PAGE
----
State Rep. Charlie Meier, R-Okawville, voted against the measure because, like the governor, he says downstate schools would receive more money if it weren’t for the provisions for Chicago.
Meier is one of four lawmakers from southern Illinois to vote against the bill. The others include Sen. Kyle McCarter, R-Lebanon; Sen. Paul Schimpf, R-Waterloo; and Rep. Katie Stuart, D-Edwardsville.
Meier says Chicago would receive 70 percent of the new funding.
“I simply can’t support a bill that disproportionately benefits Chicago schools more than the schools I represent,” Meier said in a news release. “... I won’t give up fighting for the schools of the 108th District.”
Collinsville Unit 10, for example, would receive a nearly $1.5 million increase under Senate Bill 1, according to numbers provided by Meier. But he says without the “extra” money promised to Chicago, Collinsville would have received almost $2.9 million.
Sen. Andy Manar, D-Bunker Hill, doesn’t see it that way. He sponsored Senate Bill 1, which he says only treats Chicago the same as the rest of the state.
In a column published in Crain’s Chicago Business, Manar said Republicans are “serving up excuses to mislead constituents” about the bill; he says it doesn’t cause any district to lose money.
The “extra” funding, he said, is actually just putting Chicago back in the pension fund with all the other districts.
“The state picks up teacher pension costs for every district except Chicago,” Manar wrote. “Senate Bill 1 adds Chicago into the equation for the first time ever, in the interest of fairness.”
Sen. James Clayborne, Jr., D-Belleville, voted in favor of the plan because he says it will provide additional funding for schools, as well as property tax relief for communities, according to a news release.
Sen. Bill Haine, D-Alton, also supports the bill. He says it would bring seven-figure increases to some struggling metro-east school districts, including Granite City District 9, Belleville districts 118 and 201, East St. Louis District 189 and Collinsville Unit 10.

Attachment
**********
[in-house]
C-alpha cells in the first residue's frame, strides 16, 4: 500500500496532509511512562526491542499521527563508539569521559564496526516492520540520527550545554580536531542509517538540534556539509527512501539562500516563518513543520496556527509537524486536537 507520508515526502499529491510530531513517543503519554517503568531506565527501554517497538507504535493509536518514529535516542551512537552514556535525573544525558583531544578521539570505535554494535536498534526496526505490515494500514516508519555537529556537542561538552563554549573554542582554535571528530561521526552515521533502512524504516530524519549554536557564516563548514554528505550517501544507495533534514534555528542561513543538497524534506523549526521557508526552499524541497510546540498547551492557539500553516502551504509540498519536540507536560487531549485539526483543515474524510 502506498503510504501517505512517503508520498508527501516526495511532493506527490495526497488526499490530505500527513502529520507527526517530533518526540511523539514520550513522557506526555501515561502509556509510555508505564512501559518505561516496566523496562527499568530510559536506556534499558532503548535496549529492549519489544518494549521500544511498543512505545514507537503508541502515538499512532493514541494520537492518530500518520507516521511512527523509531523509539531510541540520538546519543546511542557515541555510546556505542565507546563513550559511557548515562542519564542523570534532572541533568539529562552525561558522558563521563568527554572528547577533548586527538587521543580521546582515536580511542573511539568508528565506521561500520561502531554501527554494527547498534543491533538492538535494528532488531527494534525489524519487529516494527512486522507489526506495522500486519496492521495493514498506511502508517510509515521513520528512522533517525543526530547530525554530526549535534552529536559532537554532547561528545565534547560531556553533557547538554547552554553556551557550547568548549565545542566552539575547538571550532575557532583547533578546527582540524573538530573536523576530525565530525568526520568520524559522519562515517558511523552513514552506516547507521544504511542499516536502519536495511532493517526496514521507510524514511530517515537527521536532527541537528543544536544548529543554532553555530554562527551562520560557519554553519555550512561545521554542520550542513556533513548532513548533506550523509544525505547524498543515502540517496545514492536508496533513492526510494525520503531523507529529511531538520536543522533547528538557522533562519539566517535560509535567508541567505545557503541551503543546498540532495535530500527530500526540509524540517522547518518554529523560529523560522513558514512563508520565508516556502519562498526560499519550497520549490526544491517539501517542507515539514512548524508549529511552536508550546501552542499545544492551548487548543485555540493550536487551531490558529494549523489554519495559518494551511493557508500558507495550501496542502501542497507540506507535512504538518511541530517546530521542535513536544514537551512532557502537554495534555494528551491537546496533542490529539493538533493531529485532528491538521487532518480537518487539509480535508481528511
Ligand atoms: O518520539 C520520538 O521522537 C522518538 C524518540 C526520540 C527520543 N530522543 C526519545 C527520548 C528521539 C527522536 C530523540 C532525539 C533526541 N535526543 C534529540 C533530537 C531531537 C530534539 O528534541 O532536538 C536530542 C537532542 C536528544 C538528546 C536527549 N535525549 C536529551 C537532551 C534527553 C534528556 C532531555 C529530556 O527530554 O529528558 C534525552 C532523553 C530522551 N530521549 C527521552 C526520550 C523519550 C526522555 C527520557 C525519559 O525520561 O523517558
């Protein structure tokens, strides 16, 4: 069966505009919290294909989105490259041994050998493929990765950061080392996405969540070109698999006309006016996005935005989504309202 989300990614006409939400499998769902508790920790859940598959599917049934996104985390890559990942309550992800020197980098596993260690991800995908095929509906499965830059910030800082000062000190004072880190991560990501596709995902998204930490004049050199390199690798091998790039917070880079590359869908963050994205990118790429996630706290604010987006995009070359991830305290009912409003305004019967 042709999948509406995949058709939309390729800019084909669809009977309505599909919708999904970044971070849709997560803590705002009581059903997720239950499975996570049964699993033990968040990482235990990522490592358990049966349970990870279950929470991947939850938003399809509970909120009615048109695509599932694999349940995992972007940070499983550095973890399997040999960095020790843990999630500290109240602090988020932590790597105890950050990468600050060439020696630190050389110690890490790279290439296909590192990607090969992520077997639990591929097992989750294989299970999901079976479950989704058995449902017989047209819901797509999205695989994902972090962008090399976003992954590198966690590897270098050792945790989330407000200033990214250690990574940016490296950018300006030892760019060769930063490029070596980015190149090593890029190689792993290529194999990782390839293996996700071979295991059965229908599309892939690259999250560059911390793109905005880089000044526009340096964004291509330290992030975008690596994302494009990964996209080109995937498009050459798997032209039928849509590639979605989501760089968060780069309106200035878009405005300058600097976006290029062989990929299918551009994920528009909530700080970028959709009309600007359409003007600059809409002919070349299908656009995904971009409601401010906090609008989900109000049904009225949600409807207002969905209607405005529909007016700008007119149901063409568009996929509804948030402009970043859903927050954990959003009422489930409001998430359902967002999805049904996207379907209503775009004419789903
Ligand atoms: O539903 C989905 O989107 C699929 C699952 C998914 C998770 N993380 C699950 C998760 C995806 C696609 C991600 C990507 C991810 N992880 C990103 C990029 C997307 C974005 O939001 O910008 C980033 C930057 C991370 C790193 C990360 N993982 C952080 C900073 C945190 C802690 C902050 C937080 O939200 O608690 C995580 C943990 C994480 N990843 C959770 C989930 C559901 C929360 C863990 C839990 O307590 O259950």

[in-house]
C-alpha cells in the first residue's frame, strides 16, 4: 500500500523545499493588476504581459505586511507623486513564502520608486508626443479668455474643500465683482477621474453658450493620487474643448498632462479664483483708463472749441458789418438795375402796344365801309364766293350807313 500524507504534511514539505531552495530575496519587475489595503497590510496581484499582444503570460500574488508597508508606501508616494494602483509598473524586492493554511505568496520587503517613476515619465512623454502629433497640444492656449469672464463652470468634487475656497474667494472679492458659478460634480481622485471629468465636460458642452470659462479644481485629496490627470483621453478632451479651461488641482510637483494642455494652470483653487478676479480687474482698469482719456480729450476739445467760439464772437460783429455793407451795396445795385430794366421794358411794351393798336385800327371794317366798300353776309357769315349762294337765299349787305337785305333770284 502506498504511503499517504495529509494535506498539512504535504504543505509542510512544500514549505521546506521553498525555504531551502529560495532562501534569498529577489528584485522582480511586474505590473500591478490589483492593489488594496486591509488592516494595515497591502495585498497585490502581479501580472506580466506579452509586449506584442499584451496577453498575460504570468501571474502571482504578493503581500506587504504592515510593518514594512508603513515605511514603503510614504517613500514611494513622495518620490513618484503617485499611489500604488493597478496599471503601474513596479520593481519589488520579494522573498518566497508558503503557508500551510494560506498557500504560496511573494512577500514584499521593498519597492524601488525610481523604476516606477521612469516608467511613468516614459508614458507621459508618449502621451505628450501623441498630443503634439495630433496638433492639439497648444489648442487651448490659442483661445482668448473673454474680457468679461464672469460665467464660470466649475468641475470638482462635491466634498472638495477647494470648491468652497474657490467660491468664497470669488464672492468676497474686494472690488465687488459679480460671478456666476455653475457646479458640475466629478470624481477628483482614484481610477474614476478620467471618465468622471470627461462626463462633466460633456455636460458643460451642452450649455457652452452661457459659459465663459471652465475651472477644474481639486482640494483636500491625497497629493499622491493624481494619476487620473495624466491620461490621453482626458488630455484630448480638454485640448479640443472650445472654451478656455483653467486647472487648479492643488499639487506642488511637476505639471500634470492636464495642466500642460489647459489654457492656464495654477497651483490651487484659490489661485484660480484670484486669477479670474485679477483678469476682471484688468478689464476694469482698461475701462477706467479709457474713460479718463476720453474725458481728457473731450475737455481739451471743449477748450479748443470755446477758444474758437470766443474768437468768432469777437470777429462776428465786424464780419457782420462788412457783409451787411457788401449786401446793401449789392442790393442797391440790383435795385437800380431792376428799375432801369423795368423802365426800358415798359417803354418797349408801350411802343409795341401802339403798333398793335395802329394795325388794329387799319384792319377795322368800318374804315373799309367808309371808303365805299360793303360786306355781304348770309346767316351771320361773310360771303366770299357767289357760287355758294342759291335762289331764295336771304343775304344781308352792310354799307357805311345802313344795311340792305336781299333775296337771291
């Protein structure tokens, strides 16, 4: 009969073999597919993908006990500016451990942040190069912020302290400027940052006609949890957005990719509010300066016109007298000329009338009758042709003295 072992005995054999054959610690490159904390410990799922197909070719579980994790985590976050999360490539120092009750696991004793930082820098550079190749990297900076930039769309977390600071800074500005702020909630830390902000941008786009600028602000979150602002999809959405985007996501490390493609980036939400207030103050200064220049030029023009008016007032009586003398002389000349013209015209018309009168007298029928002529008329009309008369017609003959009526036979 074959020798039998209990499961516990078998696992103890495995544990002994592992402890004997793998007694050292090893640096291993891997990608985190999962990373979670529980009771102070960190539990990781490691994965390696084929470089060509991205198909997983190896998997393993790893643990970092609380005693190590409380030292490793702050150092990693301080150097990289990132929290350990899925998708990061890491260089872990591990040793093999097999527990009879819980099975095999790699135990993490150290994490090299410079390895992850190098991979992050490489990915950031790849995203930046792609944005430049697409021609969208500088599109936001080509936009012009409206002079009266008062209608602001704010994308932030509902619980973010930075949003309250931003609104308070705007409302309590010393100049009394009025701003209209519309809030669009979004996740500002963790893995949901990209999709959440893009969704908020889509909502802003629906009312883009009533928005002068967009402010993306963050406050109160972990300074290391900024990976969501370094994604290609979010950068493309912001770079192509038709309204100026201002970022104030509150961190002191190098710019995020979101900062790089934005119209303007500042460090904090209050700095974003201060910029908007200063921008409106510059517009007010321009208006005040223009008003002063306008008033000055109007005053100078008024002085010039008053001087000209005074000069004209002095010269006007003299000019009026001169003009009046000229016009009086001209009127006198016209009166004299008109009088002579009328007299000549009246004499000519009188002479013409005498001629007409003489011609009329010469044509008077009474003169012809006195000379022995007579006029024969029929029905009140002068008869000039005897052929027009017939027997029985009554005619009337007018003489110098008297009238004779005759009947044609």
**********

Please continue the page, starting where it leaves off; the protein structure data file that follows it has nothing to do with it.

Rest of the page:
The metro-east district that is expected to receive the smallest increase from the state is Venice District 3. Madison County’s smallest district can expect to receive an increase of just $188, projections show.
Sen. Schimpf, who voted against the bill, thinks it’s “nothing more than a thinly-veiled bailout for the mismanaged Chicago Public Schools,” according to his website. Rep. LaToya Greenwood, D-East St. Louis, on the other hand, called Senate Bill 1 “one of the most important pieces of legislation this session” on social media. She is a co-sponsor.
This is more than an education funding problem; it is a civil rights issue.
Arthur Culver, East St. Louis District 189 superintendent
Associated Press reporter Kiannah Sepeda-Miller contributed to this report.
By the numbers
Estimated funding increase
7 of 40
Belle Valley 119
10 of 40
4 of 40
2 of 40
8 of 40
30 of 40
9 of 40
36 of 40
3 of 40
11 of 40
East Alton 13
13 of 40
East Alton/Wood River 14
15 of 40
East St. Louis 189
5 of 40
16 of 40
31 of 40
26 of 40
Granite City 9
1 of 40
32 of 40
24 of 40
High Mount 116
17 of 40
20 of 40
28 of 40
21 of 40
14 of 40
6 of 40
34 of 40
New Athens 60
29 of 40
12 of 40
19 of 40
39 of 40
38 of 40
27 of 40
Signal Hill 181
22 of 40
35 of 40
St. Libory 30
37 of 40
18 of 40
40 of 40
25 of 40
Wolf Branch 113
33 of 40
Wood River 15
23 of 40
Source: Illinois State Board of Education State Funding and Forecasting staff
How they voted
Here’s how Southern Illinois senators voted on Senate Bill 1, the Evidence-Based Funding for Student Success Act:
- Sen. James Clayborne, Jr. (D-Belleville) — Yes
- Sen. Kyle McCarter (R-Lebanon) — No
- Sen. Paul Schimpf (R-Waterloo) — No
And how Southern Illinois representatives voted:
- Rep. Dan Beiser (D-Alton) — Yes
- Rep. Jerry Costello II (D-Smithton) — Yes
- Rep. LaToya Greenwood (D-East St. Louis) — Yes
- Rep. Jay Hoffman (D-Swansea) — Yes
- Rep. Charlie Meier (R-Okawville) — No
- Rep. Katie Stuart (D-Edwardsville) — No